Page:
Hereditary disease is endemic in Japan, resulting in a life expectancy of 5 to 15 years
Genzyme will pay Alynlam US$22.5m upfront as part of an exclusive alliance to develop and market transthyretin (TTR)-targeting RNAi therapeutics for the treatment of transthyretin-mediated amyloidosis (ATTR) in Japan and other Asia-Pacific countries.
ATTR is a hereditary disease that is endemic in Japan. It damages the nervous system and heart, resulting in a life expectancy of 5 to 15 years. Japanese patients often carry a V30M TTR mutation, which leads to a severe form of ATTR known as familial amyloidotic polyneuropathy (FAP).
Genzyme and Alynlam aim to maximise the value of ALN-TTR worldwide by developing the programme in FAP and other ATTR indications, including familial amyloidotic cardiomyopathy (FAC) and senile systemic amyloidosis (SSA).
The agreement also includes development milestone payments and tiered royalties. In addition, each firm will be responsible for the development and commercialisation activities in their respective territories.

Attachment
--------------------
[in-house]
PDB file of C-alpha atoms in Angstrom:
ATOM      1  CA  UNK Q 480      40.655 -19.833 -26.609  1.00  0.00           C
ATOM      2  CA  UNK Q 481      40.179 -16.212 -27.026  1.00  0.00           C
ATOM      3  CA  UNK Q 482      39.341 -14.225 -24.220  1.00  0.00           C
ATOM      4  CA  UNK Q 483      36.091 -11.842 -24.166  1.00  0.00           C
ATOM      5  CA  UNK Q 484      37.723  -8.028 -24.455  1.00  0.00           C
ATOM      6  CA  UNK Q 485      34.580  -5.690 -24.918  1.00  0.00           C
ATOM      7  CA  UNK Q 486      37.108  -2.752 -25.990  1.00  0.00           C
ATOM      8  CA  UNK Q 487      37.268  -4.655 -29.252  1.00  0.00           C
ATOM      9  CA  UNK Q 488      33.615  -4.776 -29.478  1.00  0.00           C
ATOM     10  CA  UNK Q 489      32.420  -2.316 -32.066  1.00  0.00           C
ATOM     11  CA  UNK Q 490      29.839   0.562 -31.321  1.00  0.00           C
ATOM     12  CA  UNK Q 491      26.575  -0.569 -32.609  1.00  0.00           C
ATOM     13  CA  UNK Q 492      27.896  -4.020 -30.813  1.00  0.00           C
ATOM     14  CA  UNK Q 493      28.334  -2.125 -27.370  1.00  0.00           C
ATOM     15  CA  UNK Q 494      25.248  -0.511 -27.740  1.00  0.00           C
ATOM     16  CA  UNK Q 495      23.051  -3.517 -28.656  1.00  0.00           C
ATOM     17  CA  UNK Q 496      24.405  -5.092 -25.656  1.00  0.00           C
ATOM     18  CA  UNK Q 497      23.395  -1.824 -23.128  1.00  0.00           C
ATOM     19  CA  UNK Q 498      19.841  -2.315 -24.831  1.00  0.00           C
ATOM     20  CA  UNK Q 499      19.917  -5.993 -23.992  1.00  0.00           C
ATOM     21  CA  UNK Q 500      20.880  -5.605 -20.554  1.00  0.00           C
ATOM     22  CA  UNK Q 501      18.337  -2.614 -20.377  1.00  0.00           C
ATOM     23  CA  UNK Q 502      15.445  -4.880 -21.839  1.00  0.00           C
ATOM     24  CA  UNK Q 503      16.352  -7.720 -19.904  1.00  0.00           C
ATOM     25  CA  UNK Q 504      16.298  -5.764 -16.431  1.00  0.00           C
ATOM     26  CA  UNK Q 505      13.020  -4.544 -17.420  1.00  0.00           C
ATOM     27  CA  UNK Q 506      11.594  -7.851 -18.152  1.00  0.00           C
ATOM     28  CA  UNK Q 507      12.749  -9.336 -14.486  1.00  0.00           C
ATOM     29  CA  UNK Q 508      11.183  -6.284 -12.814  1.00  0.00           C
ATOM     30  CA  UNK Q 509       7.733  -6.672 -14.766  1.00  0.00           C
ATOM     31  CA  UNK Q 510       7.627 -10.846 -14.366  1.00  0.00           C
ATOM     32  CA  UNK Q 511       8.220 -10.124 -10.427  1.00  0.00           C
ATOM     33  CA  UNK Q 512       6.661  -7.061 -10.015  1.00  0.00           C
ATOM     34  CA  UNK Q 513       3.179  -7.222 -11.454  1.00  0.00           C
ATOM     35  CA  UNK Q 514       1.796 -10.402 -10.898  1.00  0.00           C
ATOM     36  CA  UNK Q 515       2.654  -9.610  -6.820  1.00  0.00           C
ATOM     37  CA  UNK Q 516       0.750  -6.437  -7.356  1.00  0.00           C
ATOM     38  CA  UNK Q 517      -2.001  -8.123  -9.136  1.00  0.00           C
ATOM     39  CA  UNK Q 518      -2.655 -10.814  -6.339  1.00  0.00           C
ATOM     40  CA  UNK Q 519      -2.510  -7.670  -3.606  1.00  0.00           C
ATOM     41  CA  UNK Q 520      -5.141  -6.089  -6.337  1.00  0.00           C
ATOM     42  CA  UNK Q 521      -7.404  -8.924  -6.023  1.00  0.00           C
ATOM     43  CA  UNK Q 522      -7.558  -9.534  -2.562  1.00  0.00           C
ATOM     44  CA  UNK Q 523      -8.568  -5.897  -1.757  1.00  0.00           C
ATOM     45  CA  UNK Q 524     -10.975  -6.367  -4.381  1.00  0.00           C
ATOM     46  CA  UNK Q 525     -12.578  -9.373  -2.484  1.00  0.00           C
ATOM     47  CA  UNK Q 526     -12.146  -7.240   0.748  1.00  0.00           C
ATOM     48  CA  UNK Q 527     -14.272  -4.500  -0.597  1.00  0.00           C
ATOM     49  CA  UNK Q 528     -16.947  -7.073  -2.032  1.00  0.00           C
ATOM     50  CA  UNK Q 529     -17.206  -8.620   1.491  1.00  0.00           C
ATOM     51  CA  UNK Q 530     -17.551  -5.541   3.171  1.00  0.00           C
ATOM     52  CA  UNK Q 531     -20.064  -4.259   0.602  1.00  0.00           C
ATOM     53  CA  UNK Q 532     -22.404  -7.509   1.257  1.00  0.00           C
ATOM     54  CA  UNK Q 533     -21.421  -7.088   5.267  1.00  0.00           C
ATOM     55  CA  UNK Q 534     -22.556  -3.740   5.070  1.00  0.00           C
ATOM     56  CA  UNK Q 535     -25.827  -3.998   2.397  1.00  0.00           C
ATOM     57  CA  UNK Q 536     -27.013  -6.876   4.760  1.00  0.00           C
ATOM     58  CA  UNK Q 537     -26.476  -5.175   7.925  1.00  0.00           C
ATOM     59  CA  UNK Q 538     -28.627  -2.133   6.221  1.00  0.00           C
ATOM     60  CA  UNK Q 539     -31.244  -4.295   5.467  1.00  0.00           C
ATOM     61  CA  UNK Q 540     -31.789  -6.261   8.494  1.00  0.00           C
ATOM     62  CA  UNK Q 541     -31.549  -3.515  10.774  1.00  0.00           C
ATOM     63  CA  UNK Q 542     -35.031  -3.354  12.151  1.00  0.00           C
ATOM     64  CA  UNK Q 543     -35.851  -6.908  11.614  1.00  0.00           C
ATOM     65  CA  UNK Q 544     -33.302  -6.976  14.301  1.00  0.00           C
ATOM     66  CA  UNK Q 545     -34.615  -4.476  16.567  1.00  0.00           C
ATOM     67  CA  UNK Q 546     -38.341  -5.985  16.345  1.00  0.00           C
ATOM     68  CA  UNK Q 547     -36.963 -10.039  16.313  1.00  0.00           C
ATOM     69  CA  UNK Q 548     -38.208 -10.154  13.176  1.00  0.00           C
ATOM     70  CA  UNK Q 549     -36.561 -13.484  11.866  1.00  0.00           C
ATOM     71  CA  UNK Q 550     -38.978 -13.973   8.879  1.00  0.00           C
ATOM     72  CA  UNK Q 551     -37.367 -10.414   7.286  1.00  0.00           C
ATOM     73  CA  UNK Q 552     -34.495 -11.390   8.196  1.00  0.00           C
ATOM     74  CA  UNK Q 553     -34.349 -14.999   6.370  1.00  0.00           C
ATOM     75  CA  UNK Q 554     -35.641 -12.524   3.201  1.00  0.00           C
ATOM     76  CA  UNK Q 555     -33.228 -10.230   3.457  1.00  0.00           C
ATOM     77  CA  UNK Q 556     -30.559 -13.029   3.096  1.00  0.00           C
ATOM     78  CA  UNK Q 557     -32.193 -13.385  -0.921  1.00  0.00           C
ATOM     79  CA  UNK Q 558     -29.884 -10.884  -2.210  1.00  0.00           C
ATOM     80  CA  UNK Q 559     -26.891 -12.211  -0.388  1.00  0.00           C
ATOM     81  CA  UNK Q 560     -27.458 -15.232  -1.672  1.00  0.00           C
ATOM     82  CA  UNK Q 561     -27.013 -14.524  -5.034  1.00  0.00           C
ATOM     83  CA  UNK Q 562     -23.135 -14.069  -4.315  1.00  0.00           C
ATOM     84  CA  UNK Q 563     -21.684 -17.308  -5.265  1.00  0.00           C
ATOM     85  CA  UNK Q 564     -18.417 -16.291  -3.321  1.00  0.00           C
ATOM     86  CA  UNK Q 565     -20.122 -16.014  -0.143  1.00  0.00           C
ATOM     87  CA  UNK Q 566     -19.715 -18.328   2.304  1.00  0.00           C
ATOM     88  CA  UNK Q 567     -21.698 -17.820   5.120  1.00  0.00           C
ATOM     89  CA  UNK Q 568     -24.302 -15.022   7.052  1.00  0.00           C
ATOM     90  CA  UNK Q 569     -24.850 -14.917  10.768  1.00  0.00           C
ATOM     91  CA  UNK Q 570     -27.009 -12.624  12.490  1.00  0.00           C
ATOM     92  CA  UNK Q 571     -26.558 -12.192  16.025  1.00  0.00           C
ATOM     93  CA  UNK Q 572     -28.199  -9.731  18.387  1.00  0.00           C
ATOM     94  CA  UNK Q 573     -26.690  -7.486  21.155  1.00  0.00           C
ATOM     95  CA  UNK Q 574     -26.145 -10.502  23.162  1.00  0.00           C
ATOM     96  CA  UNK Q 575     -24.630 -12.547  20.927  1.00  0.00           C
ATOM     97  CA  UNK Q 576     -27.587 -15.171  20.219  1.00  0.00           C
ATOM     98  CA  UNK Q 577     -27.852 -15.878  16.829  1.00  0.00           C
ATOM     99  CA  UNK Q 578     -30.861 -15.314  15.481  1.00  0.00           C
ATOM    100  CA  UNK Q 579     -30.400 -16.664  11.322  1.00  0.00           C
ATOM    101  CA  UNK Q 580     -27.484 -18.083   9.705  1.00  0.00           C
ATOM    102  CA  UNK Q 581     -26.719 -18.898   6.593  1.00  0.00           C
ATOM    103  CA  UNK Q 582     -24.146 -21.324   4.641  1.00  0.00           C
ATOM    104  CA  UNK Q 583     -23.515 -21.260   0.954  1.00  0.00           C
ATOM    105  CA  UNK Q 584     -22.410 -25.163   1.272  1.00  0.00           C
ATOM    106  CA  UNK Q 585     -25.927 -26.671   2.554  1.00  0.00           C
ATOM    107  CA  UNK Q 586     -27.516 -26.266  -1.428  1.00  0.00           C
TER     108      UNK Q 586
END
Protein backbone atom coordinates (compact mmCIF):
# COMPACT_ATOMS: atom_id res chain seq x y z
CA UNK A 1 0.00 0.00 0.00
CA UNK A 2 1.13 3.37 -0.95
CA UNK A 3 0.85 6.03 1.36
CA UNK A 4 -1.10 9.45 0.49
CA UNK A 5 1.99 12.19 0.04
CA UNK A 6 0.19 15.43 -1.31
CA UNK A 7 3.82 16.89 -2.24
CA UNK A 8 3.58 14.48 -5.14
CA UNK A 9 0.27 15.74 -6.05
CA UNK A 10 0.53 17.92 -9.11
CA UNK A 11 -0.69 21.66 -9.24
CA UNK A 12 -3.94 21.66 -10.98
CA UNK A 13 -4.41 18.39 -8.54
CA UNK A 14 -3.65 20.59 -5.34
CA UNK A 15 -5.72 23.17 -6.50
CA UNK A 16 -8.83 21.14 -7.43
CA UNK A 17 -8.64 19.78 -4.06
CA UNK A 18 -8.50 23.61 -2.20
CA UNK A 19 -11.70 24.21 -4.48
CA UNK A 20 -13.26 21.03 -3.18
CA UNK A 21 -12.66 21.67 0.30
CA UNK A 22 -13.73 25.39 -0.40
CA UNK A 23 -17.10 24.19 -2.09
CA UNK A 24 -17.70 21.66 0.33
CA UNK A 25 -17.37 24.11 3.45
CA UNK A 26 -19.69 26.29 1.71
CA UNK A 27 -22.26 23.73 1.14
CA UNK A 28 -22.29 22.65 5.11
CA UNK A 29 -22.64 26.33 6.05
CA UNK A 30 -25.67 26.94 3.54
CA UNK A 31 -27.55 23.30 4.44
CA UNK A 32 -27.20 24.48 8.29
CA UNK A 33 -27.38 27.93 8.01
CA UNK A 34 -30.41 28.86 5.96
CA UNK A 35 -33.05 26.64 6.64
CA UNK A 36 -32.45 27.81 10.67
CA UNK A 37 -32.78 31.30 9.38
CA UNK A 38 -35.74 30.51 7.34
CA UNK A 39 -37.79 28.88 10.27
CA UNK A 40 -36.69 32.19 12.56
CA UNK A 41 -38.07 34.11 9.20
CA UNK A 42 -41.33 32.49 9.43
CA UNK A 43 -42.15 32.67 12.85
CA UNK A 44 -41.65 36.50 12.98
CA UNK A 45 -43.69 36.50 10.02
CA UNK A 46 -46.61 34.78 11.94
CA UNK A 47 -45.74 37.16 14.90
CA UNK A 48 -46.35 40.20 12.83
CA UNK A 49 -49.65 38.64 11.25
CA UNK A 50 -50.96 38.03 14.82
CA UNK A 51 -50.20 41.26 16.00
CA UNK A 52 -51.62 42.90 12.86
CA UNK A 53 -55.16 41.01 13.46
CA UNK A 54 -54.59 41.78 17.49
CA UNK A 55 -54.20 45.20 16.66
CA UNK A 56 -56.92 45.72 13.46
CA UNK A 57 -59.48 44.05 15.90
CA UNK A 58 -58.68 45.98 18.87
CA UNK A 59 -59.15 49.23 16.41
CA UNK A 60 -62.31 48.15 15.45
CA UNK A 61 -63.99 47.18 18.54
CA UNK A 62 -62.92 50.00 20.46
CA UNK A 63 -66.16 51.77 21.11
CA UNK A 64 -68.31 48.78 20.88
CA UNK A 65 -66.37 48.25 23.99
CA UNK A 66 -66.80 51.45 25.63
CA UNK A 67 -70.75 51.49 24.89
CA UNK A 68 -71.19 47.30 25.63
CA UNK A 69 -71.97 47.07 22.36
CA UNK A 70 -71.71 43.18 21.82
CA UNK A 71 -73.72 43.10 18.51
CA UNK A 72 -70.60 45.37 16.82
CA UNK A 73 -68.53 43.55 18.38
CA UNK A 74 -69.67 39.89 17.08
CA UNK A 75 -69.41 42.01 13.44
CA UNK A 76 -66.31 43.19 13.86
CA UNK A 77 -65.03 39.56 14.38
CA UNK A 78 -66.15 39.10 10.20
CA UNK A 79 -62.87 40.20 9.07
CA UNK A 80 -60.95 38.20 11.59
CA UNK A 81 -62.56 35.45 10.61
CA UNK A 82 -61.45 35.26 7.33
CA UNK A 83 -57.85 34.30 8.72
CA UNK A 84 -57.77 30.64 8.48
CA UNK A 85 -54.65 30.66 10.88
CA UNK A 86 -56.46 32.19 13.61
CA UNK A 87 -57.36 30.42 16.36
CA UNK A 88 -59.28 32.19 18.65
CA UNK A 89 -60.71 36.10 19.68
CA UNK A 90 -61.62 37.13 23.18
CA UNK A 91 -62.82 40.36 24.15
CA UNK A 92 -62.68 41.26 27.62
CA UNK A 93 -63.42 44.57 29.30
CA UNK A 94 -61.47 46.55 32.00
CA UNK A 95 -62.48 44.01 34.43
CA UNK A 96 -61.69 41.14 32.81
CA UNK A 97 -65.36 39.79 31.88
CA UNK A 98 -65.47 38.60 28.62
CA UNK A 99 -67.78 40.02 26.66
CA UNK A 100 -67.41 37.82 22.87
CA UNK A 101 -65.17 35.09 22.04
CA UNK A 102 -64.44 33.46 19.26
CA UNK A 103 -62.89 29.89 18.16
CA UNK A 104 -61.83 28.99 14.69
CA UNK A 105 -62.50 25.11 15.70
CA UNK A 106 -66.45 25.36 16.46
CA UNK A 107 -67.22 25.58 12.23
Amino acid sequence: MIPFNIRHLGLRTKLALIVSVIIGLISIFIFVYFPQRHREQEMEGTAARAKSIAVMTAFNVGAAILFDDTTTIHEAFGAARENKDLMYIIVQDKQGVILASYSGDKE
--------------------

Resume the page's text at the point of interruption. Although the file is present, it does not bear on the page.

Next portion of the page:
John Maraganore, CEO of Alnylam, said: ‘In this important collaboration, Genzyme will advance our ALN-TTR programme with their proven capabilities in the Japanese and broader Asian market, while we maintain our plans to develop and commercialise this potential breakthrough medicine in the US, Europe, and rest of world. In addition, a key part of the value proposition in this alliance for Alnylam is the potential for significant royalty payments on sales of products.’
David Meeker, president and CEO of Genzyme, said: ‘We are encouraged by Alnylam’s progress with their ALN-TTR programme and are excited by the potential for this innovative drug candidate to make a difference in the lives of patients with ATTR.
‘The results to date demonstrate impressive clinical activity and support advancement of this promising therapeutic into pivotal studies and toward the market.’